In my neck of the woods the Internet doesn’t get any faster, and my six year old dual-core AMD computer still holds up nicely. I don’t like Gnome 3 and I don’t care about Ubuntu’s run everywhere there is lots of memory vision. Linux is all about choice, and I do have plenty of them.
In this series of articles – part 2 here – I’ll take a look at Debian. Debian is one of the oldest Linux distributions still in active development. It is a popular distribution for personal use among software developers. It is also the most popular Linux web server platform. Debian has a great community and the amount of software packaged far exceeds any other Linux disto out there.
As usual I’ll keep an eye on memory. I’ll start with a basic server install, I’ll add X Window followed by LXDE desktop environment. What I am after is a picture like this:
The numbers represent the memory consumed by the system immediately after it was started and the user logged in.
Debian has three different branches you can chose from. Unstable has the latest and greatest software. The name is somehow unfortunate, I would say the software is more stable than what you can find in Fedora. Stable contains the latest officially released version of Debian. This is the production release. Testing branch contains packages that are in the queue to be accepted in the stable branch.
The testing branch (“wheezy”) will be released in the next few weeks. (Update 5/5/2013: Debian 7.0 “Wheezy” has just been released.) I will install it starting with a network install. The download page is here. I burn the iso image on a USB stick using dd command. To find out what device driver is handling the USB stick, I use hwinfo (apt-get install hwinfo):
# hwinfo --disk --short disk: /dev/sda HDT722525DLAT80 /dev/sdb WDC WD800JB-00FM /dev/sdc Generic USB SD Reader /dev/sdd Generic USB CF Reader /dev/sde Generic USB SM Reader /dev/sdf Generic USB MS Reader /dev/sdg Lexar USB Flash Drive # dd if=debian-testing-amd64-netinst.iso of=/dev/sdg
The installation was uneventful. At some point it offered me the following software choices: Debian desktop environment, Web server, Print server, SQL database, DNS server, File server, Mail server, SSH server, Laptop, and Standard system utilities. I’ve enabled only SSH server and Standard system utilities, and half an hour later I was booting my new system.
Logging in, I check ps ax. The command doesn’t show anything unusual started by default:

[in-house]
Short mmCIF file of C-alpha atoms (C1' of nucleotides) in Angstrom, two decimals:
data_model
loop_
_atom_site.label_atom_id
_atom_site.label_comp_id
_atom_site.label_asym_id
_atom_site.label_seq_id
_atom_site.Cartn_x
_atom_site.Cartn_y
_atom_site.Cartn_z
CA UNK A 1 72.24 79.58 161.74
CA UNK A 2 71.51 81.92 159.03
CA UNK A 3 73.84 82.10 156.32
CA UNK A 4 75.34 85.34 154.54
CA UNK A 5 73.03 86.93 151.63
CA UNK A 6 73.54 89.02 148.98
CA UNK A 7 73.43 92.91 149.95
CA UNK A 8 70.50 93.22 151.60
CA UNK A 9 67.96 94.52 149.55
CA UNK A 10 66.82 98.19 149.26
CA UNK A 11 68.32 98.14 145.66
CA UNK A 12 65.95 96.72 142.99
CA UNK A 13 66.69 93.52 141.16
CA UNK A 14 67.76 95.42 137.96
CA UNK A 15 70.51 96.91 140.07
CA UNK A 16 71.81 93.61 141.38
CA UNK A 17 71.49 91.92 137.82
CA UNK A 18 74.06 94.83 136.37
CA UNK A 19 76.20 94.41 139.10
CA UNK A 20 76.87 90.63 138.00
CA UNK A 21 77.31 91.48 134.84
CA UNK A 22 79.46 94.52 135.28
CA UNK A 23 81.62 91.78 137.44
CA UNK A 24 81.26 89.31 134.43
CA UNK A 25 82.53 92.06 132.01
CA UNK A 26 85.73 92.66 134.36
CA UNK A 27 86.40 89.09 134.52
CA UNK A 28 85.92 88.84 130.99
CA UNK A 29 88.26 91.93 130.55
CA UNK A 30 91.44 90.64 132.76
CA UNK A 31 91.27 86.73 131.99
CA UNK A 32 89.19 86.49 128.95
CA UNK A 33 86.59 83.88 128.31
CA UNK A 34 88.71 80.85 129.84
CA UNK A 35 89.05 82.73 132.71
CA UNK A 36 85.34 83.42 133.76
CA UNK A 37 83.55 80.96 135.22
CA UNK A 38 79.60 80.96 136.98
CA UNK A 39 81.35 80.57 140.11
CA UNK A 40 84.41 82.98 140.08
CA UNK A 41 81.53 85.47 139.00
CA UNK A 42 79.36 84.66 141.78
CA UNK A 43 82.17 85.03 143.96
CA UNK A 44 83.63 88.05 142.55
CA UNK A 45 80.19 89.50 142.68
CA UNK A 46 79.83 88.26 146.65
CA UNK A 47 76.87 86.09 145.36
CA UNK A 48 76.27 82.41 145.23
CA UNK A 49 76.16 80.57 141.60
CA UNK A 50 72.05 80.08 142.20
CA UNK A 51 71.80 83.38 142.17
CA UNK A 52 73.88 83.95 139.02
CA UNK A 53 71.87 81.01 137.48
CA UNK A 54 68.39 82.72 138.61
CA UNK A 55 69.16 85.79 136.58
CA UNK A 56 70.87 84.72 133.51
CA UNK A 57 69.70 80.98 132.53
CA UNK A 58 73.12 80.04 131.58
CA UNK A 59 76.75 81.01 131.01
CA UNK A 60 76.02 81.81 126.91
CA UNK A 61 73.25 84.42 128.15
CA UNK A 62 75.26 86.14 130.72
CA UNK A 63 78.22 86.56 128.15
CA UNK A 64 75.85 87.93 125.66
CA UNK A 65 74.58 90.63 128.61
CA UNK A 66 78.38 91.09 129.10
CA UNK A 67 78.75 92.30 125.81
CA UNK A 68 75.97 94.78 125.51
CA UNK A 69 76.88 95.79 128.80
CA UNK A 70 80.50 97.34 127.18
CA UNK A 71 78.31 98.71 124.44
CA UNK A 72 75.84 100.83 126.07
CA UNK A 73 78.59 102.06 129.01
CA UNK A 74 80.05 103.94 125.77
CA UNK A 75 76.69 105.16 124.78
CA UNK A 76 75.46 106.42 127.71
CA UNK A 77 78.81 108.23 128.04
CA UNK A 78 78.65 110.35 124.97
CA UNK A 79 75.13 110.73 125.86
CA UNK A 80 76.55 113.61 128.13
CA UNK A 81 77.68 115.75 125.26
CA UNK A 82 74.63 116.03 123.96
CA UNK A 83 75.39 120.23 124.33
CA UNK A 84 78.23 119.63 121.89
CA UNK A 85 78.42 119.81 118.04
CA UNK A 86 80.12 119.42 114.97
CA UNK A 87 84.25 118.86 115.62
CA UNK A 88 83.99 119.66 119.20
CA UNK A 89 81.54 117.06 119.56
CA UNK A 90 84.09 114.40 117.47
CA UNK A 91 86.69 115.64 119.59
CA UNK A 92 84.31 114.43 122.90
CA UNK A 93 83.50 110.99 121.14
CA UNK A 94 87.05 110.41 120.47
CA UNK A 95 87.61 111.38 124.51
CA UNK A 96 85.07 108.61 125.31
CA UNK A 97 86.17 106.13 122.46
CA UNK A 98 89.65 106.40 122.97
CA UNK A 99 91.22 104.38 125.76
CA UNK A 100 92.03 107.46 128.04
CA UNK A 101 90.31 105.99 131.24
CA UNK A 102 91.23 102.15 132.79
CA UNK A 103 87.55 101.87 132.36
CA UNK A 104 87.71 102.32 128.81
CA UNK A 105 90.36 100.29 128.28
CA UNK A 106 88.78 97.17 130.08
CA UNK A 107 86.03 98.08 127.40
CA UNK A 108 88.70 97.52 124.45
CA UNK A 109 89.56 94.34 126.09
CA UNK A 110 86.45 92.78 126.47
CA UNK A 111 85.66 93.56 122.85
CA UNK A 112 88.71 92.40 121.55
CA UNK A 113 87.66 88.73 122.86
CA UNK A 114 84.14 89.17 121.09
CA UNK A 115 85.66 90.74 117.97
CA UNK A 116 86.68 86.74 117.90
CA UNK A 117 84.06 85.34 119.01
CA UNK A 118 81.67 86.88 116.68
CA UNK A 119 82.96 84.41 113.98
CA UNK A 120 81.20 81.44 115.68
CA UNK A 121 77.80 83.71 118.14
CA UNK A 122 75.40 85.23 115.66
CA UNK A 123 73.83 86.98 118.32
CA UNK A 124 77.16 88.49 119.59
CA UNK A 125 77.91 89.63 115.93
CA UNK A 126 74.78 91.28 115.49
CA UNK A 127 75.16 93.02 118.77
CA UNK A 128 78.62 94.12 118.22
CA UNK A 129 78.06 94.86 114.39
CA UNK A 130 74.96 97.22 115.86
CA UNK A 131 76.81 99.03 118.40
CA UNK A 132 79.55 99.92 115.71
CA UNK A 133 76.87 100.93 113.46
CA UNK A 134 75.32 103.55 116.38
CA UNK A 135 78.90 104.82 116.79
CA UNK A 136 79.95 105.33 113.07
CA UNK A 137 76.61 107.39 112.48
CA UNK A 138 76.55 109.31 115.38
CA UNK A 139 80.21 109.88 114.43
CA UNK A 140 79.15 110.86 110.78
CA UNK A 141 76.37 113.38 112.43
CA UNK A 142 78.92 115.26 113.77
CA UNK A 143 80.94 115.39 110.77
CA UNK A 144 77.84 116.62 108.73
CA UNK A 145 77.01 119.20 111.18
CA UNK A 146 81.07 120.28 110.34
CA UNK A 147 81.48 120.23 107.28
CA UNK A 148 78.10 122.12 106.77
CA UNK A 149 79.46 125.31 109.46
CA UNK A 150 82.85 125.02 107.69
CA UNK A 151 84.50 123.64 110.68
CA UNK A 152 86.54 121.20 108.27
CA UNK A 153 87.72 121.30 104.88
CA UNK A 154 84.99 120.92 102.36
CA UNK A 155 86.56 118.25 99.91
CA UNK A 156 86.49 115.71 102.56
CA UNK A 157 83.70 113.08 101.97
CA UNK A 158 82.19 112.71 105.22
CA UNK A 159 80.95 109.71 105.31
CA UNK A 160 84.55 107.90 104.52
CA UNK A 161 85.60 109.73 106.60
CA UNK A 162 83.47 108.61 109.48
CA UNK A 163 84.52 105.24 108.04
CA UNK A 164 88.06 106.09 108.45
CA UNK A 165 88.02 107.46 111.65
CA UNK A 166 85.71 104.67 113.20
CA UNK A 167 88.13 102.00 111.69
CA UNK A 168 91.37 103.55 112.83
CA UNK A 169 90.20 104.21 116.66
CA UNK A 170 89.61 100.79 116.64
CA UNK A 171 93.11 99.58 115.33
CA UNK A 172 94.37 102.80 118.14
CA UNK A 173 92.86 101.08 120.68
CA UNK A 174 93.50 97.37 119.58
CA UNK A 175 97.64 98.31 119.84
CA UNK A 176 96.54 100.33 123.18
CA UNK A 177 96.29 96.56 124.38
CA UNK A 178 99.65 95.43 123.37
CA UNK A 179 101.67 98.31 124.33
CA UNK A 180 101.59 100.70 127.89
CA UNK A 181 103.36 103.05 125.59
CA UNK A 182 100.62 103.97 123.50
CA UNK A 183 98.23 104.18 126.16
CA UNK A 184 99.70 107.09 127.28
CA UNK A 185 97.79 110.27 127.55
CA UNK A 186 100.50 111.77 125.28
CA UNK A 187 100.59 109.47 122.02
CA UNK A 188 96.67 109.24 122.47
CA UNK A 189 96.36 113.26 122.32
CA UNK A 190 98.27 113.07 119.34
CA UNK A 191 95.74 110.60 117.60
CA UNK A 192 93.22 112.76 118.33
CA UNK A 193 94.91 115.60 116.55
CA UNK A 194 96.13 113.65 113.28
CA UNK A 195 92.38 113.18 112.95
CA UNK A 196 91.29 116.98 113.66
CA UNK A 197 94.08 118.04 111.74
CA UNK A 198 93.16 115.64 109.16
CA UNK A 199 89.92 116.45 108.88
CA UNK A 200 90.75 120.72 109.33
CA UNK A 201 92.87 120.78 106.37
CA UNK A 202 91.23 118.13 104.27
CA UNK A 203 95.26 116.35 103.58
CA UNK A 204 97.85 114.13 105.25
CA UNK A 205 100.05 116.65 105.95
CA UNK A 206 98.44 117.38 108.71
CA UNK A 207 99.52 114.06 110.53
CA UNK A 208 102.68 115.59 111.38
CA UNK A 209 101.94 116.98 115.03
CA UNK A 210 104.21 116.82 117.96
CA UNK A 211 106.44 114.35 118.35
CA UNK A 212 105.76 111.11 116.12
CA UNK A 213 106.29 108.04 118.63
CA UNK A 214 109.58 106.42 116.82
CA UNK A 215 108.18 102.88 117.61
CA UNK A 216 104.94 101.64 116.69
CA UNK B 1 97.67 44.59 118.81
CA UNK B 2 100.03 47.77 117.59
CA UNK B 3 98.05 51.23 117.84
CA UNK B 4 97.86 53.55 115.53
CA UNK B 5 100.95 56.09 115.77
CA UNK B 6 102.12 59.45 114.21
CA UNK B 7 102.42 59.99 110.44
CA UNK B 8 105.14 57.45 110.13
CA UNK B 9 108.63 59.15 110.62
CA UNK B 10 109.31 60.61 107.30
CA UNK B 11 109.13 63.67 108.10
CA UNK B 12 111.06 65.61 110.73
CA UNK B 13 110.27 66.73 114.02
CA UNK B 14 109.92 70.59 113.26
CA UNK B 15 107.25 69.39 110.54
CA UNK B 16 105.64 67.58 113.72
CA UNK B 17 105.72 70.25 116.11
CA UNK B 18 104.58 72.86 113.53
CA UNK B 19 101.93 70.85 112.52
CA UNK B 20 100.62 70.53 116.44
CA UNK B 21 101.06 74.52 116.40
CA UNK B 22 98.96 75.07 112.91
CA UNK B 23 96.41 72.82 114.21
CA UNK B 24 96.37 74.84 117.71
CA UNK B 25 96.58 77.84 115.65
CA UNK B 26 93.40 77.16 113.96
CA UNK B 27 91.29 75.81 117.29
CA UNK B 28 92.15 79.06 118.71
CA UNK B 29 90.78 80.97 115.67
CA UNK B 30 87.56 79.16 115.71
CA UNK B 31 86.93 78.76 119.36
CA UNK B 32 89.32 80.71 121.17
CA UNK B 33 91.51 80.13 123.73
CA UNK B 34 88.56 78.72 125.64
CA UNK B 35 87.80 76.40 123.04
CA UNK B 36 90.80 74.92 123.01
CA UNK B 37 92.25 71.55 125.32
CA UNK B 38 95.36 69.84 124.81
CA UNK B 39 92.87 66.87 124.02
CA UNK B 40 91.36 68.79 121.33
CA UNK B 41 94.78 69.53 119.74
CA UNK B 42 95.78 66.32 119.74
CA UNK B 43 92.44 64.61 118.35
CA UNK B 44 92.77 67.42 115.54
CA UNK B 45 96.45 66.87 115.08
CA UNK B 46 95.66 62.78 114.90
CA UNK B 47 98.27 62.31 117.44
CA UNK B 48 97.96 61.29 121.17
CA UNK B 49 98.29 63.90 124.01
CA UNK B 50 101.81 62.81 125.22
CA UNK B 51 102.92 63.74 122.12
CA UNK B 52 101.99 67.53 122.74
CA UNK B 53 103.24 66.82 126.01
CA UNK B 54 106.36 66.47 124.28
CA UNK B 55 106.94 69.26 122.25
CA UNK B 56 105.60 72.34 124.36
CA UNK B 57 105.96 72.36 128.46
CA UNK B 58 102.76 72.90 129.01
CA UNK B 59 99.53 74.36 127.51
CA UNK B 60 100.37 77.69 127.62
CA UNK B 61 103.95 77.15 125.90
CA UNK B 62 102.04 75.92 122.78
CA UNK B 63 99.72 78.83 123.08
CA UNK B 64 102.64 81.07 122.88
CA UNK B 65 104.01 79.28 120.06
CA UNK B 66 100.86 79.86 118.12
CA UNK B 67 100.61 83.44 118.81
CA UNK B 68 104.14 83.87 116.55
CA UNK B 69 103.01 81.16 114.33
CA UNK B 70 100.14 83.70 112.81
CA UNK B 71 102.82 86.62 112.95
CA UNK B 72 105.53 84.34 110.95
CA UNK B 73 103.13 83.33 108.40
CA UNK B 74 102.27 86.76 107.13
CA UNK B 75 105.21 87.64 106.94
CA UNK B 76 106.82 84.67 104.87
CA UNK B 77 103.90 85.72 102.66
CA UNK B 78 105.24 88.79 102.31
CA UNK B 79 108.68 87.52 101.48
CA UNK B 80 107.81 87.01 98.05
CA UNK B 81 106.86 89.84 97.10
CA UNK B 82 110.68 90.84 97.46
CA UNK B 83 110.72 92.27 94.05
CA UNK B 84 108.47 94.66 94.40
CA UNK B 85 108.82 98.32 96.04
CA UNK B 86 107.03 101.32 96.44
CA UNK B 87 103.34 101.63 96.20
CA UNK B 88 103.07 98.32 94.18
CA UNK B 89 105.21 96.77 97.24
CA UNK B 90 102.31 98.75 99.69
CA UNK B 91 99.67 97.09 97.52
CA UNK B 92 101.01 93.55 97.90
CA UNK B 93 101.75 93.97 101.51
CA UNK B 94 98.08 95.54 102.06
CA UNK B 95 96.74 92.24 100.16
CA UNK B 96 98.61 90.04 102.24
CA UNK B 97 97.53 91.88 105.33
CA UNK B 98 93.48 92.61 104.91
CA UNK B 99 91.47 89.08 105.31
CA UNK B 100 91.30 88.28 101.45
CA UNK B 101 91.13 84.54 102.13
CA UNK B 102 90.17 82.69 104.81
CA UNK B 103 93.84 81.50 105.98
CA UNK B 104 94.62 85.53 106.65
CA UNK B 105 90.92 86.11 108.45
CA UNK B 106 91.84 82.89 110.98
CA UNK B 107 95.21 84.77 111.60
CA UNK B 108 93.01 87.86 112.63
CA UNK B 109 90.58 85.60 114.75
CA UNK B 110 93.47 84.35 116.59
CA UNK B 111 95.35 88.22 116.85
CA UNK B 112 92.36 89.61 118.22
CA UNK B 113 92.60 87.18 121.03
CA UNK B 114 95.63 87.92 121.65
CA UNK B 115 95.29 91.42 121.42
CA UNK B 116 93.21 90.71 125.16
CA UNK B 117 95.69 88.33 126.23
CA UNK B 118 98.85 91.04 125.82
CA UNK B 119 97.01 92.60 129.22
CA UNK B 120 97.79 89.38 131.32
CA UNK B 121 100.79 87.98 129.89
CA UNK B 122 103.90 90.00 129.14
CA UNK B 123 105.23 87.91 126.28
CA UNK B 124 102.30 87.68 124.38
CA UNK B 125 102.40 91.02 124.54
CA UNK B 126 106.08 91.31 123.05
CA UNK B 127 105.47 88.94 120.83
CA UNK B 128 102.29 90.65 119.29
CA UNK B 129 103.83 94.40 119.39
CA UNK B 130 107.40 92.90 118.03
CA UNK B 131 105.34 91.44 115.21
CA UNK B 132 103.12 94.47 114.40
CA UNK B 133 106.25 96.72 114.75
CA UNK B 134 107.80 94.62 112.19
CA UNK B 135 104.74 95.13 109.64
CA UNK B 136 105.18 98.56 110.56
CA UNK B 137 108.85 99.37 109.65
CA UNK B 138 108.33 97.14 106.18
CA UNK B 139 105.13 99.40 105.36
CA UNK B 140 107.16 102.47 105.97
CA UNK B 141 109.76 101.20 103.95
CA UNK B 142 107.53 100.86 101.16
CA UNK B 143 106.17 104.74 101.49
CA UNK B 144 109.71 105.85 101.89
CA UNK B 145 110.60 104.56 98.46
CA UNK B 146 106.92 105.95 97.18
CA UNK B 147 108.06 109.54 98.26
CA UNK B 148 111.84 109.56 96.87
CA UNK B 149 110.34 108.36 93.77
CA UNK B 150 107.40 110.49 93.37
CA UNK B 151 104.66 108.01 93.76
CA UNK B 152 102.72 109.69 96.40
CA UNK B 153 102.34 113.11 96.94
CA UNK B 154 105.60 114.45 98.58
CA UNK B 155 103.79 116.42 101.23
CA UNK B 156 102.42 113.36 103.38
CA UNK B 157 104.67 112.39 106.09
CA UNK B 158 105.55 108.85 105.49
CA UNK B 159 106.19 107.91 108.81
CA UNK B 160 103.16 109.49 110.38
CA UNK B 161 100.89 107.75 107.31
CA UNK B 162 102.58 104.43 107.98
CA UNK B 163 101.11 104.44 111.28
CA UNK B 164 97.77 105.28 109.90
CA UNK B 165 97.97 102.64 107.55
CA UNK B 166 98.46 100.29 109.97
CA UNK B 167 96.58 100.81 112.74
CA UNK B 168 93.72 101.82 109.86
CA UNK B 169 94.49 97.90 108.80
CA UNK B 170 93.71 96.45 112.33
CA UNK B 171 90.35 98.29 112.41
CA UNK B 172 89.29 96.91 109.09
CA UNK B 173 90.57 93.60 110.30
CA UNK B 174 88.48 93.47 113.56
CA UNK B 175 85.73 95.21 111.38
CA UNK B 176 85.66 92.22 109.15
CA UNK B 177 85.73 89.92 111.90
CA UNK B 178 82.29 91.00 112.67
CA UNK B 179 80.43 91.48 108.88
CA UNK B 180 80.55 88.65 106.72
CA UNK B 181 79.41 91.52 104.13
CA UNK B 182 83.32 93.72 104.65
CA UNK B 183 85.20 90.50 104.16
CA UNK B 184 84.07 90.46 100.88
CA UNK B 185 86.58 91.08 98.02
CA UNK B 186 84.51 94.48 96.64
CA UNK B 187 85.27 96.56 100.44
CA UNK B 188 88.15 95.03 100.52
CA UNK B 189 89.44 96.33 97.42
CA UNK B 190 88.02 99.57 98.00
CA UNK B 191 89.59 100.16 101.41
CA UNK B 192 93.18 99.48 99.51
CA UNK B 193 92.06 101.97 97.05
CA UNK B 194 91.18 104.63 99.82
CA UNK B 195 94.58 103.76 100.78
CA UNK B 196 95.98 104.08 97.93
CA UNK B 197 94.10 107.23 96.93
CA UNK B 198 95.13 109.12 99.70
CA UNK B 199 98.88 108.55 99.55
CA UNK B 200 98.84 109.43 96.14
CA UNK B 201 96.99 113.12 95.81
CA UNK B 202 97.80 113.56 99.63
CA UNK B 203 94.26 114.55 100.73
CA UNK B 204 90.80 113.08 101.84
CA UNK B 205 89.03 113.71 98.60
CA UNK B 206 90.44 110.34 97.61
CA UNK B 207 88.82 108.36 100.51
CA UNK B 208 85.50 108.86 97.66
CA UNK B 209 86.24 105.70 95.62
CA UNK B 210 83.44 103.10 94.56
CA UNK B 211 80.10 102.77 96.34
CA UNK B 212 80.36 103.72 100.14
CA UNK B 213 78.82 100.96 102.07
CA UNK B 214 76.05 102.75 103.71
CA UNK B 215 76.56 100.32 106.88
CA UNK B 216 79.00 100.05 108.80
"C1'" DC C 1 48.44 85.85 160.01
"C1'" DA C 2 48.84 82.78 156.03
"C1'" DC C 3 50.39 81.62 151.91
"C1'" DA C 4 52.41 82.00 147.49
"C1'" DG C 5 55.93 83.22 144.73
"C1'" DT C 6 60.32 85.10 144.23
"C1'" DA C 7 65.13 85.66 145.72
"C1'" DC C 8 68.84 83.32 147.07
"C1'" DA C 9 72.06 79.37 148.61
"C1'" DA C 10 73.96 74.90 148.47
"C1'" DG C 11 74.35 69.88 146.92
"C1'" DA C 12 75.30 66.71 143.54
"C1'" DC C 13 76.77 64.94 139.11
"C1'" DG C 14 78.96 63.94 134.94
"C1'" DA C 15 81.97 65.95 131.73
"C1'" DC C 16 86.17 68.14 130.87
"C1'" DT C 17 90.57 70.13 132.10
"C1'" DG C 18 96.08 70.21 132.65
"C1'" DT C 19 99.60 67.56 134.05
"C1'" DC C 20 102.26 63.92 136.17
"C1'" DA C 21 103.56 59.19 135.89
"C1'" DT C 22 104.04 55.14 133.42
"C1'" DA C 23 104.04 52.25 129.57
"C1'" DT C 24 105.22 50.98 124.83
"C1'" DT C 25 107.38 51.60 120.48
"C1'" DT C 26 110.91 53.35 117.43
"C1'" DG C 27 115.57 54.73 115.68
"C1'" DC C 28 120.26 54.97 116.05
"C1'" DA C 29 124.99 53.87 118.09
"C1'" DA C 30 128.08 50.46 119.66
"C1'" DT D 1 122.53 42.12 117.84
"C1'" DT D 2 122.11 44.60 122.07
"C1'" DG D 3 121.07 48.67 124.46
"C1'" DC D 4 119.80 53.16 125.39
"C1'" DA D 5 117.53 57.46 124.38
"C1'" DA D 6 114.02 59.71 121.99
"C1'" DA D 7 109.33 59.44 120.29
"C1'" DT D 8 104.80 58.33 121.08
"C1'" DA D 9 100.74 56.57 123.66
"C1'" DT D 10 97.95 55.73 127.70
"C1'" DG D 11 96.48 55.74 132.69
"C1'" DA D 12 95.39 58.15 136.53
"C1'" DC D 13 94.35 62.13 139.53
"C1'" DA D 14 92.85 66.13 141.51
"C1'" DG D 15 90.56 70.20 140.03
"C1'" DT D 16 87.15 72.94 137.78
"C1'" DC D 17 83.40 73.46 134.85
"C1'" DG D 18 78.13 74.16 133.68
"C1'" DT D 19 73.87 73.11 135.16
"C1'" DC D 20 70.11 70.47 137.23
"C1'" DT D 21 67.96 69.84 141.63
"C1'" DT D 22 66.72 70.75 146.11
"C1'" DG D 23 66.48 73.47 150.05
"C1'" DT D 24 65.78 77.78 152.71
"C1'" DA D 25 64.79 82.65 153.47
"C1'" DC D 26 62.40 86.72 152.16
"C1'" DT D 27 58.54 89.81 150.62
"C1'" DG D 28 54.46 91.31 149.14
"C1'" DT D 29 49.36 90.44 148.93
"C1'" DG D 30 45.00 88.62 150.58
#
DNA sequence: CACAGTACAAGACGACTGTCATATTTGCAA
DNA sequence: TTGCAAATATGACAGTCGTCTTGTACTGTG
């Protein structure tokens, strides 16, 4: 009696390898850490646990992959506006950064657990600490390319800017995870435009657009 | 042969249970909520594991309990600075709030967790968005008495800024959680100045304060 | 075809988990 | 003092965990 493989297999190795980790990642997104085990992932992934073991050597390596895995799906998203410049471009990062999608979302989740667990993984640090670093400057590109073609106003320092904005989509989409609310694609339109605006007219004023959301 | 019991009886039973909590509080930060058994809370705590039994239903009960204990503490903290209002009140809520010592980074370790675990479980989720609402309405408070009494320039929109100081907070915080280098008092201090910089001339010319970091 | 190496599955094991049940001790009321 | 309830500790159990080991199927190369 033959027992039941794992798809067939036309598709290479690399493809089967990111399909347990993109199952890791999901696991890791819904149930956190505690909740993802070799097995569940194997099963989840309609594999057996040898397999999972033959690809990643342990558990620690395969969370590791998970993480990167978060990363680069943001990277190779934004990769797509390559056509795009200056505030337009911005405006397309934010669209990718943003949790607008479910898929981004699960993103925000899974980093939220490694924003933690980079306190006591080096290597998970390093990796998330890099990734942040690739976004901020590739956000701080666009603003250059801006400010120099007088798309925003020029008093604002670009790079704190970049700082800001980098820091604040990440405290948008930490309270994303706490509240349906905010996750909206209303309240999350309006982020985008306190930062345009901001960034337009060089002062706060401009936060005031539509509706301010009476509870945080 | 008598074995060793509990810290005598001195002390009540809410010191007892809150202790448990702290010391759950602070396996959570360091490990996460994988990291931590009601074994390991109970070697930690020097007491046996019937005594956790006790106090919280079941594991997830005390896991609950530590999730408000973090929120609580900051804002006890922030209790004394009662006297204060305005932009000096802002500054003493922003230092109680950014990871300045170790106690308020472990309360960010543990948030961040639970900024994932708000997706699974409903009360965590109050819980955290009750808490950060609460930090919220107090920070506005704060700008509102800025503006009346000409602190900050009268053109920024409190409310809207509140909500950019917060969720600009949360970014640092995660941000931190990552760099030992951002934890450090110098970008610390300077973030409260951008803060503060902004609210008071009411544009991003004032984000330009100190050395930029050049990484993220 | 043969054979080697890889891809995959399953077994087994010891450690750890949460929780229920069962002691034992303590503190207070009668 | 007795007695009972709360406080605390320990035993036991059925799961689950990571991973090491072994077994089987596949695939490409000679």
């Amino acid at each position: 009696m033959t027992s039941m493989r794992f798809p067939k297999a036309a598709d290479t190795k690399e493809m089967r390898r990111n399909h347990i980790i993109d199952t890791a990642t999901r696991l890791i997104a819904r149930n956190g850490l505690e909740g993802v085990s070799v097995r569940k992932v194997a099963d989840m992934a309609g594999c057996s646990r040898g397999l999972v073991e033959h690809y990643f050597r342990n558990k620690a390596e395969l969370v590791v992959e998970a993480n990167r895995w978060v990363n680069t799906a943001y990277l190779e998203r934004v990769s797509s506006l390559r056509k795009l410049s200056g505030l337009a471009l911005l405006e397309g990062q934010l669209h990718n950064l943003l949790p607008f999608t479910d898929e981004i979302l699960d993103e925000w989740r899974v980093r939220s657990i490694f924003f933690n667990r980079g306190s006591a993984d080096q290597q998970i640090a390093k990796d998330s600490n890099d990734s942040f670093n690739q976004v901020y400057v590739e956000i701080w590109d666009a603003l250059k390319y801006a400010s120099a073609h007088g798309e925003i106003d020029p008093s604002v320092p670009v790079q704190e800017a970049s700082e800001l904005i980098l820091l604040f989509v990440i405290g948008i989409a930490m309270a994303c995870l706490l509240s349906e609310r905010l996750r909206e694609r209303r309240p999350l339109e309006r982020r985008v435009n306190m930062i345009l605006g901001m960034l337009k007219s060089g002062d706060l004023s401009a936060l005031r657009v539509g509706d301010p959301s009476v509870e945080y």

# ps ax ... 1850 ? Ss 0:00 /sbin/rpcbind -w 1881 ? Ss 0:00 /sbin/rpc.statd 1895 ? Ss 0:00 /usr/sbin/rpc.idmapd 2160 ? Sl 0:00 /usr/sbin/rsyslogd -c5 2210 ? Ss 0:00 /usr/sbin/atd 2233 ? Ss 0:00 /usr/sbin/acpid 2304 ? Ss 0:00 /usr/sbin/cron 2531 ? Ss 0:00 /usr/sbin/sshd 2561 ? Ss 0:00 /usr/sbin/exim4 -bd -q30m 2588 tty1 Ss 0:00 /bin/login -- 2589 tty2 Ss+ 0:00 /sbin/getty 38400 tty2 2590 tty3 Ss+ 0:00 /sbin/getty 38400 tty3 2591 tty4 Ss+ 0:00 /sbin/getty 38400 tty4 2592 tty5 Ss+ 0:00 /sbin/getty 38400 tty5 2593 tty6 Ss+ 0:00 /sbin/getty 38400 tty6 ...
rpc* are the standard NFS tools used for remote access of shared file systems across the network. There is also a system logger (rsyslog) and the standard cron daemon. atd daemon allows you to run jobs queued for later execution, and acpid handles the power management of the system. There are 6 consoles handled by getty/login, you can switch between them using Alt-Fn keys. exim4 is your email agent.
As I’ve requested during installation, SSH server is started. By default it allows root login, and it needs some securing.
The server runs in 38MB of memory (I use free command to measure it). It is an excellent base to build a desktop.
# apt-get install xorg
Once installed, I start X Window environment with startx command. In an xterm I use free command to measure the memory: 55MB. Next step is to install LXDE.
The command to install LXDE is as follows:
# apt-get install lxde
Unlike openSUSE, installing LXDE will change the boot level. Next reboot you will be directed to login into a display manager (lightdm). The desktop runs in this moment into 95MB of memory, slightly lower than openSUSE 12.3.